Hun Sen Reverses Ban on Advertising on Tuk-Tuks

Phnom Penh municipality is­sued an order Saturday stating that Prime Minister Hun Sen had re­vers­ed the ban on commercial ads on tuk-tuks, though the popular taxis must now be officially registered.

Municipal officials revealed last week that they had banned all commercial advertising from tuk-tuks, claiming the ban was necessary in order to preserve “public order” and the beauty of the capital.

As of Feb 10, tuk-tuk drivers are again able to place ads on their vehicles. But first, “[Tuk-tuk] taxi drivers must have a license plate and a driver’s license,” according to the new order. Unlicensed tuk-tuk drivers must report to the municipal works and transportation office starting Feb 12 to get registered.

Peng Sokun, deputy chief of the municipal works and transportation office, declined Sunday to reveal how much tuk-tuk license plates would cost, but said motorcycle plates cost $11 with an additional $1.25 application fee.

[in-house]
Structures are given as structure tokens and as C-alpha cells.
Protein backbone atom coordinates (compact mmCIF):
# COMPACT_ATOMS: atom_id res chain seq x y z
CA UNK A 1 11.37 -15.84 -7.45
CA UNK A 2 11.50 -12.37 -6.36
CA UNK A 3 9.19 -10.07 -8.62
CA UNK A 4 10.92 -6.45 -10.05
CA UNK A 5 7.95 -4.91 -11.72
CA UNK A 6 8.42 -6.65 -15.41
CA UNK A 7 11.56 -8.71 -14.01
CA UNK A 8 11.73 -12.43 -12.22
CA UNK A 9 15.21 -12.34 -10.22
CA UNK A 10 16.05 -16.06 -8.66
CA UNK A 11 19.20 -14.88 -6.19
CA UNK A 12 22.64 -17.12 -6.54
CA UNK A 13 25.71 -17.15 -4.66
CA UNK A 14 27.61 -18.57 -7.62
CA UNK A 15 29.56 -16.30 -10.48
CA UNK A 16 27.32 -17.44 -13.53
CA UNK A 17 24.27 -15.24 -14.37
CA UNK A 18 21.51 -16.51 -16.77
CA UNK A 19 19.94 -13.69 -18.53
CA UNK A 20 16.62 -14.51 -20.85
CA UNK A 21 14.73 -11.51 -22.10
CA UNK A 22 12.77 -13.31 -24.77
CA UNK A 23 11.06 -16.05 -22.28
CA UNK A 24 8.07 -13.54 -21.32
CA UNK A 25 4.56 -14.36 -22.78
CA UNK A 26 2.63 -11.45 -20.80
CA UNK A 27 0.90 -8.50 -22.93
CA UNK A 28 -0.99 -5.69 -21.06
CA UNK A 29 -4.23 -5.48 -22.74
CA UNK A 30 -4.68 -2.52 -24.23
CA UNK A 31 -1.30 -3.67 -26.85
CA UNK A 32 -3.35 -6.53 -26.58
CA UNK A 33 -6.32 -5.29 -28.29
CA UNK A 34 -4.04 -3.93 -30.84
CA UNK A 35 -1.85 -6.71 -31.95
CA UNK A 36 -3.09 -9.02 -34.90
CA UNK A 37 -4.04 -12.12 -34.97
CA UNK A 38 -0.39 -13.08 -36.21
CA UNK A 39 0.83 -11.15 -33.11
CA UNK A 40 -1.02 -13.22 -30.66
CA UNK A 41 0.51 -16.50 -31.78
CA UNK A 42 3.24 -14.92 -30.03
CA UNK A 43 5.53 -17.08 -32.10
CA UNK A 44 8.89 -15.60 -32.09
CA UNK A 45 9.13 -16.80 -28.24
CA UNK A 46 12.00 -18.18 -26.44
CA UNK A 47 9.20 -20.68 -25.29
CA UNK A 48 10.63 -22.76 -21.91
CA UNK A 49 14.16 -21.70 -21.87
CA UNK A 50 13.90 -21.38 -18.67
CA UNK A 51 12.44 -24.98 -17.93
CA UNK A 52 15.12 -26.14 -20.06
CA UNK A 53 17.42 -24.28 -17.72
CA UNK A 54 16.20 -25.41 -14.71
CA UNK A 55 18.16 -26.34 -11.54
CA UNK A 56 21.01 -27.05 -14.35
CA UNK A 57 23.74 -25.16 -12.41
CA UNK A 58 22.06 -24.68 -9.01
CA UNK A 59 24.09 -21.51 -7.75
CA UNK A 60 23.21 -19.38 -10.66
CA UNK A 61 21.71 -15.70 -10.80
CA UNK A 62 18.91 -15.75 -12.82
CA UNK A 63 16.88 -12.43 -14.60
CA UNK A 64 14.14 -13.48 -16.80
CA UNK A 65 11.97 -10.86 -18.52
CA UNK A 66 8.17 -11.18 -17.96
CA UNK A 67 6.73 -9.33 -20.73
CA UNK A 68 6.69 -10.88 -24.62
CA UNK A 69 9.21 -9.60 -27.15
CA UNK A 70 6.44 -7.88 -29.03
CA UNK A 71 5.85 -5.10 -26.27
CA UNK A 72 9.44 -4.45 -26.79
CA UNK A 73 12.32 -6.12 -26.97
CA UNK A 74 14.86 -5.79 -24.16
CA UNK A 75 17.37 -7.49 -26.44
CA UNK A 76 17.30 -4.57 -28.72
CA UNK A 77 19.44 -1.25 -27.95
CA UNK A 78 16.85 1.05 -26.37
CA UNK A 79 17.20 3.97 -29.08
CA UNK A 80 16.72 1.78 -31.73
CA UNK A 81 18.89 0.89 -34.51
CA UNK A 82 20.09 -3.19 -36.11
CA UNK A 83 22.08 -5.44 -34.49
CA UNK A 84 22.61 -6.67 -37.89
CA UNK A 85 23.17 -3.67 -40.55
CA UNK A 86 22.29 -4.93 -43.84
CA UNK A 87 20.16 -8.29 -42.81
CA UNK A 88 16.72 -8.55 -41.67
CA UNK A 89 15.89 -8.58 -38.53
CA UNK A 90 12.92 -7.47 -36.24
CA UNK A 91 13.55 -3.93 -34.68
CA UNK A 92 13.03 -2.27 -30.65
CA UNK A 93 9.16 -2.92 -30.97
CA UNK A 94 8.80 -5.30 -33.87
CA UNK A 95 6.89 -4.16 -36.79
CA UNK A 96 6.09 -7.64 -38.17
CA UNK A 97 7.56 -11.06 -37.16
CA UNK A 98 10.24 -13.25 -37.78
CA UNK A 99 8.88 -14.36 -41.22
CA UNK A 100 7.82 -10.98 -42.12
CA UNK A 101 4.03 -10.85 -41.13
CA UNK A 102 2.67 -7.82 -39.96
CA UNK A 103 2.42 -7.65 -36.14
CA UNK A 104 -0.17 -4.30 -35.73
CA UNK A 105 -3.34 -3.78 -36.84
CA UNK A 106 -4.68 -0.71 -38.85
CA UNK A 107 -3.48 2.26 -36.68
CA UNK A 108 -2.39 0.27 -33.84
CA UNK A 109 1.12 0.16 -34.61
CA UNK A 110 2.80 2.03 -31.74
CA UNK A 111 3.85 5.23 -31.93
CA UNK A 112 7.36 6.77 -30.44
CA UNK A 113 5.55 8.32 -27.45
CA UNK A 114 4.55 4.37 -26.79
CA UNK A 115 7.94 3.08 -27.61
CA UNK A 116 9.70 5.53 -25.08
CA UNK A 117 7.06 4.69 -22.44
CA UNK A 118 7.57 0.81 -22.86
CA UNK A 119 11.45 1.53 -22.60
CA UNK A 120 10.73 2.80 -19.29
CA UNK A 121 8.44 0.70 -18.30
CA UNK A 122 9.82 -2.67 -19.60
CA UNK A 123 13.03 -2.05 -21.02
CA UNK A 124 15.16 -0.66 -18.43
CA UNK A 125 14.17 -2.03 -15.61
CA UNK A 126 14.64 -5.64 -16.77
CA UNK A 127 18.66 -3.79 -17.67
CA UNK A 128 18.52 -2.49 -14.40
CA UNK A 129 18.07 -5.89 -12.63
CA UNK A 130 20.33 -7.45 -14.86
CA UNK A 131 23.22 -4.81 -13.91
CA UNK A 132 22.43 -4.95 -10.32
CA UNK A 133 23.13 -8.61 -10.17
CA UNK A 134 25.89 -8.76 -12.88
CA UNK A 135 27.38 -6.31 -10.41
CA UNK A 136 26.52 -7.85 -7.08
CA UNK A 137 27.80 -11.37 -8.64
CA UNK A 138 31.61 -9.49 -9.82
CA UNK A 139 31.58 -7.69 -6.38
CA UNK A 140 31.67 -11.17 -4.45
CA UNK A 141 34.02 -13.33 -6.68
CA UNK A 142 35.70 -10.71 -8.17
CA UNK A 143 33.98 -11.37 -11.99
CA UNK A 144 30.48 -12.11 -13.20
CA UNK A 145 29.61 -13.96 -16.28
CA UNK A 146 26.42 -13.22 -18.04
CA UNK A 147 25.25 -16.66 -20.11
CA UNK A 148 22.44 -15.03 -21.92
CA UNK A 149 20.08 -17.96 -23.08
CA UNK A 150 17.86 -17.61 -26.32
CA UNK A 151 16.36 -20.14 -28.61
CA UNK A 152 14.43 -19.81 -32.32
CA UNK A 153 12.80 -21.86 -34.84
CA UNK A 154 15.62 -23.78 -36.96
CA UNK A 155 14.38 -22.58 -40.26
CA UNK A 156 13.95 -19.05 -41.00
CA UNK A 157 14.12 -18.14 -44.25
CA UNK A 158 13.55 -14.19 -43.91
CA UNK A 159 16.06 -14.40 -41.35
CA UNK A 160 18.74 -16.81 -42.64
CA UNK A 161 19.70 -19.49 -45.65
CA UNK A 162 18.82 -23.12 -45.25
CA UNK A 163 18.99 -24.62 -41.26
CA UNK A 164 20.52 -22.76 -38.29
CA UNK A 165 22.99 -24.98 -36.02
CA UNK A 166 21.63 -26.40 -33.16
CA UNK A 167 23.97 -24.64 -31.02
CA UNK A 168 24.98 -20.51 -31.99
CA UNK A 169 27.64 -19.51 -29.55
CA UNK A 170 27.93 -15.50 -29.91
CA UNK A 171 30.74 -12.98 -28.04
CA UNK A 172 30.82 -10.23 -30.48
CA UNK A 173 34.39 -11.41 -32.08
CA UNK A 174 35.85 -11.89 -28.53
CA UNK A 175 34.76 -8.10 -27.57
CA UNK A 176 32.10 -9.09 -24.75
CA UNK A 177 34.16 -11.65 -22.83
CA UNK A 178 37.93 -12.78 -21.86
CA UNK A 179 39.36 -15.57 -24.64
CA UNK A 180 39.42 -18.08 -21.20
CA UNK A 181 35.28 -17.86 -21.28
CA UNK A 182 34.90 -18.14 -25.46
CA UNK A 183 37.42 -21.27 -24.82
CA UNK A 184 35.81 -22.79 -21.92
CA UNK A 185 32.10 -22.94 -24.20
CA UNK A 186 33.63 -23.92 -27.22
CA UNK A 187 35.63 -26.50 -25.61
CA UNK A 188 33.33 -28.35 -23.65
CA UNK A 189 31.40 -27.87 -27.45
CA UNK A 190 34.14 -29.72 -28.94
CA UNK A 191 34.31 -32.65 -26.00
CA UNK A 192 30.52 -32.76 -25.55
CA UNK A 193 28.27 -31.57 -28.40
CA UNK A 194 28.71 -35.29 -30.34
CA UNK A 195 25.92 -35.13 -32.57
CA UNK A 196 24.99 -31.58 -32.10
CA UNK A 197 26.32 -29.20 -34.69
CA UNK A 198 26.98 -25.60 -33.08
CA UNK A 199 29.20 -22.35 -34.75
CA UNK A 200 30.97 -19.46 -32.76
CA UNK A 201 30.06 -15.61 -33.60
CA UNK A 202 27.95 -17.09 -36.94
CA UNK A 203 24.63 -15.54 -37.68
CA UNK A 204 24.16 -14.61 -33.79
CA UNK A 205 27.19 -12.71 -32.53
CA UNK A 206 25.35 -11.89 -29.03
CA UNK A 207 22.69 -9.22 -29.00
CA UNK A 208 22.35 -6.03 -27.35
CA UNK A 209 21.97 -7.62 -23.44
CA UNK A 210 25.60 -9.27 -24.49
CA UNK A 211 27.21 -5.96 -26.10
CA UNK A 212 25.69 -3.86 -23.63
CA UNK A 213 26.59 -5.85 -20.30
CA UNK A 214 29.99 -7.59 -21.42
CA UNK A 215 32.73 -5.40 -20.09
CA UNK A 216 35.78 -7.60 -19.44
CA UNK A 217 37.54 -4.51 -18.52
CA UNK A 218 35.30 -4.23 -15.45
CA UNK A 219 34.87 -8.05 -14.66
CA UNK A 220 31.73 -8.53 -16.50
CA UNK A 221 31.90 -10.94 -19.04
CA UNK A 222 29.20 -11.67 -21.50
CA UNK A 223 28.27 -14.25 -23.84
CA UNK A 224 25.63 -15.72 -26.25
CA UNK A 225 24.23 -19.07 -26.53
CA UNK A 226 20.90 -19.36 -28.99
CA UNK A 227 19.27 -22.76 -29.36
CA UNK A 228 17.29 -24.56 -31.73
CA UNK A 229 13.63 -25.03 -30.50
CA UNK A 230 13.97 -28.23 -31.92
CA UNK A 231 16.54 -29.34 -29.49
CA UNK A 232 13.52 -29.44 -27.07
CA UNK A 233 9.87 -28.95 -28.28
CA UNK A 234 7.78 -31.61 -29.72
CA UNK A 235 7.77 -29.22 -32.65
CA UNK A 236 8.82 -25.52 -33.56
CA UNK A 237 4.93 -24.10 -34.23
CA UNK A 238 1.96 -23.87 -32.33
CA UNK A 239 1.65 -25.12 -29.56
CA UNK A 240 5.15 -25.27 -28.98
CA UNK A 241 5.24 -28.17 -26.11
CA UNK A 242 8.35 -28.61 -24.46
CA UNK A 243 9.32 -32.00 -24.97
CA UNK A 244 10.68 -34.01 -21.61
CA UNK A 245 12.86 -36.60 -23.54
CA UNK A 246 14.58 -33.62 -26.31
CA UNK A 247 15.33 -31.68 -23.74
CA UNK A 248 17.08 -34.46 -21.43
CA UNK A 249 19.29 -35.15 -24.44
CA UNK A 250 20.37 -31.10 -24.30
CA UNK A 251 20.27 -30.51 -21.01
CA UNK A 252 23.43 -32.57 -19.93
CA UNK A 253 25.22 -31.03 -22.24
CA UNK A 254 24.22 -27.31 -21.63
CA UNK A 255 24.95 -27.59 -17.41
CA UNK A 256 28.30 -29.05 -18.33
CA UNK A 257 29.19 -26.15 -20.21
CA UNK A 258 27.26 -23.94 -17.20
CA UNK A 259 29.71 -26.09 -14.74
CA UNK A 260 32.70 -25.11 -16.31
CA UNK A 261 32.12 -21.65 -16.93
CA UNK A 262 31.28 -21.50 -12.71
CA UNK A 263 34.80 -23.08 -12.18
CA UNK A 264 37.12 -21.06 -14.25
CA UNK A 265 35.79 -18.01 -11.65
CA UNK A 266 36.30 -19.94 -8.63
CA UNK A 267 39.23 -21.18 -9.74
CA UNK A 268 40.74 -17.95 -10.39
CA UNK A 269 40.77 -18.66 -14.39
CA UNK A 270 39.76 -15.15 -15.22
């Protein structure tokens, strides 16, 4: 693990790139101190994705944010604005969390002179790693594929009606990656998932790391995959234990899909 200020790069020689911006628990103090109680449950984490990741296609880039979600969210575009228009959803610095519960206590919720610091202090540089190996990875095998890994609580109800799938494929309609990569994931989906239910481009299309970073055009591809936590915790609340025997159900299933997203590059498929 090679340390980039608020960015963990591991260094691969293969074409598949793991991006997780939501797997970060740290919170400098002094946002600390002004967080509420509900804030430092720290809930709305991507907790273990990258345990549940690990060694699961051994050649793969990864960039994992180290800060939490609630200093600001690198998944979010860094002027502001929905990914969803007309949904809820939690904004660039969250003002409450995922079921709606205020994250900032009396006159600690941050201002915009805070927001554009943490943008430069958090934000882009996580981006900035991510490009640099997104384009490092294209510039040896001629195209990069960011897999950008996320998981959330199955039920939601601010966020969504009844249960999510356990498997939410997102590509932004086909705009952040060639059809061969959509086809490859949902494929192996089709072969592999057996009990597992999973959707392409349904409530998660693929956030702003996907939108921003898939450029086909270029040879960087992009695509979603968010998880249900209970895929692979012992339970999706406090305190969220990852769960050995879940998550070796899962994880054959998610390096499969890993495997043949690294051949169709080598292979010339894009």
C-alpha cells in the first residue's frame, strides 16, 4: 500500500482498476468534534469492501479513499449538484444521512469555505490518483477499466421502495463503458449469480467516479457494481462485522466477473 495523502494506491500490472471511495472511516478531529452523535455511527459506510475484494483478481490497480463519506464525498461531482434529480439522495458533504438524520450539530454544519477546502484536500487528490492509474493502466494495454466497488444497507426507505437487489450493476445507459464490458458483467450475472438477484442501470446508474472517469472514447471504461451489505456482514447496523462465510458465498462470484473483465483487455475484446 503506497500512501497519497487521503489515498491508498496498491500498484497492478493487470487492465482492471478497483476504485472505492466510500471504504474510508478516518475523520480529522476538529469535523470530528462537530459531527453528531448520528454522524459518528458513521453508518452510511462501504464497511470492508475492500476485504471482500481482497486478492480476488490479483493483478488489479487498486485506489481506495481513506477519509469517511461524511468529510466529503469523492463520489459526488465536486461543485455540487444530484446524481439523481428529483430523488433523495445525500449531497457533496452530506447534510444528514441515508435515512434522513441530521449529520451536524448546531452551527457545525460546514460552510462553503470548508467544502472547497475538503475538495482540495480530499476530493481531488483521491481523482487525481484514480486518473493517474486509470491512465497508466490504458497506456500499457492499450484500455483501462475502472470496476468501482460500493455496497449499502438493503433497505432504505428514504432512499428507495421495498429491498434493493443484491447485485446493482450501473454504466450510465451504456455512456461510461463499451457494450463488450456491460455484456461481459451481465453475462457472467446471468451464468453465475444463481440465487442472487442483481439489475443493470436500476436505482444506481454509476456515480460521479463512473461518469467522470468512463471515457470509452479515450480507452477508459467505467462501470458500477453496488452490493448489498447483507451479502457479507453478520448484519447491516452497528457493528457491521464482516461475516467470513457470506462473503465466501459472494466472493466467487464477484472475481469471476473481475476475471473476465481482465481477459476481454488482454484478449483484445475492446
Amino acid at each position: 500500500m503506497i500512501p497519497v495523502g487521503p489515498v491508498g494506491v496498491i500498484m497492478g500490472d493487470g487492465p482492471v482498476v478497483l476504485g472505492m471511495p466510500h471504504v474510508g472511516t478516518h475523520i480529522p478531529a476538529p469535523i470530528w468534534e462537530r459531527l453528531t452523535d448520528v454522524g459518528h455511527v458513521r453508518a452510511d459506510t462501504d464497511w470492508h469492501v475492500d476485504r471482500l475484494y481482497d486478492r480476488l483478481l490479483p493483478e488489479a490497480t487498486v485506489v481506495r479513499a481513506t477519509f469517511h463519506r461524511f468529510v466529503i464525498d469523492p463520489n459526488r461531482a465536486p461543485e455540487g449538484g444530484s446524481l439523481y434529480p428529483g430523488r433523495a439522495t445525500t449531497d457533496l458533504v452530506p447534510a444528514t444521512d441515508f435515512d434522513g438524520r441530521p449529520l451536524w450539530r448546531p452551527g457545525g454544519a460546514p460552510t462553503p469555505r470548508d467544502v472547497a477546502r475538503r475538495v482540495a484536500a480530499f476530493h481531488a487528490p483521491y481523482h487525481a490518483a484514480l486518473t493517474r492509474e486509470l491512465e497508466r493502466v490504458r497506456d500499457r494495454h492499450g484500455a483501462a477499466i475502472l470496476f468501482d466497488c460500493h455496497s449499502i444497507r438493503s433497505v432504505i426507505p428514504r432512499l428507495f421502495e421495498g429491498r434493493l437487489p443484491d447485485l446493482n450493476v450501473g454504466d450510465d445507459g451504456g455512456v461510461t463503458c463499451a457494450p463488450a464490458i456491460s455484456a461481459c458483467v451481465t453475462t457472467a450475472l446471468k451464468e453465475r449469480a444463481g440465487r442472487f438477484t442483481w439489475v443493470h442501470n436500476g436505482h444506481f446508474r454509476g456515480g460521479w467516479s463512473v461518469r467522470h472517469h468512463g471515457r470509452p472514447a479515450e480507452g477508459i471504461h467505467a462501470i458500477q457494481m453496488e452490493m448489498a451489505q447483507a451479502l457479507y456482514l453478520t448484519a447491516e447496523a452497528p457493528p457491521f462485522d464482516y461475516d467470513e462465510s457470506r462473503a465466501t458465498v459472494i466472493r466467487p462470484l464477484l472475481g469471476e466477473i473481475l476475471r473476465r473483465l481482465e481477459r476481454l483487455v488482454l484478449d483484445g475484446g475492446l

Upon applying, it can take up to one month to receive a license plate, he said. “If you want the plate early, you have to spend more,” he said, adding that it costs $25 to $30 to get a plate in one day.

Currently 100 tuk-tuks are officially registered, he added.

SRP lawmaker Yim Sovann welcomed the new order but question­ed why the municipality took so long to issue license plates.

“Owners of vehicles are bored with waiting so long,” Yim Sovann said. “We have to spend more mon­ey if we want our plates in one day.”

A 35-year-old tuk-tuk driver named Ka said Sunday he was glad to hear of the reversal on the advertising ban. “I am happy to hear there will be ads again. I will make a better living.’’ He said he used to earn $5 each month from ads.

But Ka said he was concerned that getting tuk-tuk license plates would take a long time and cost a lot of money.


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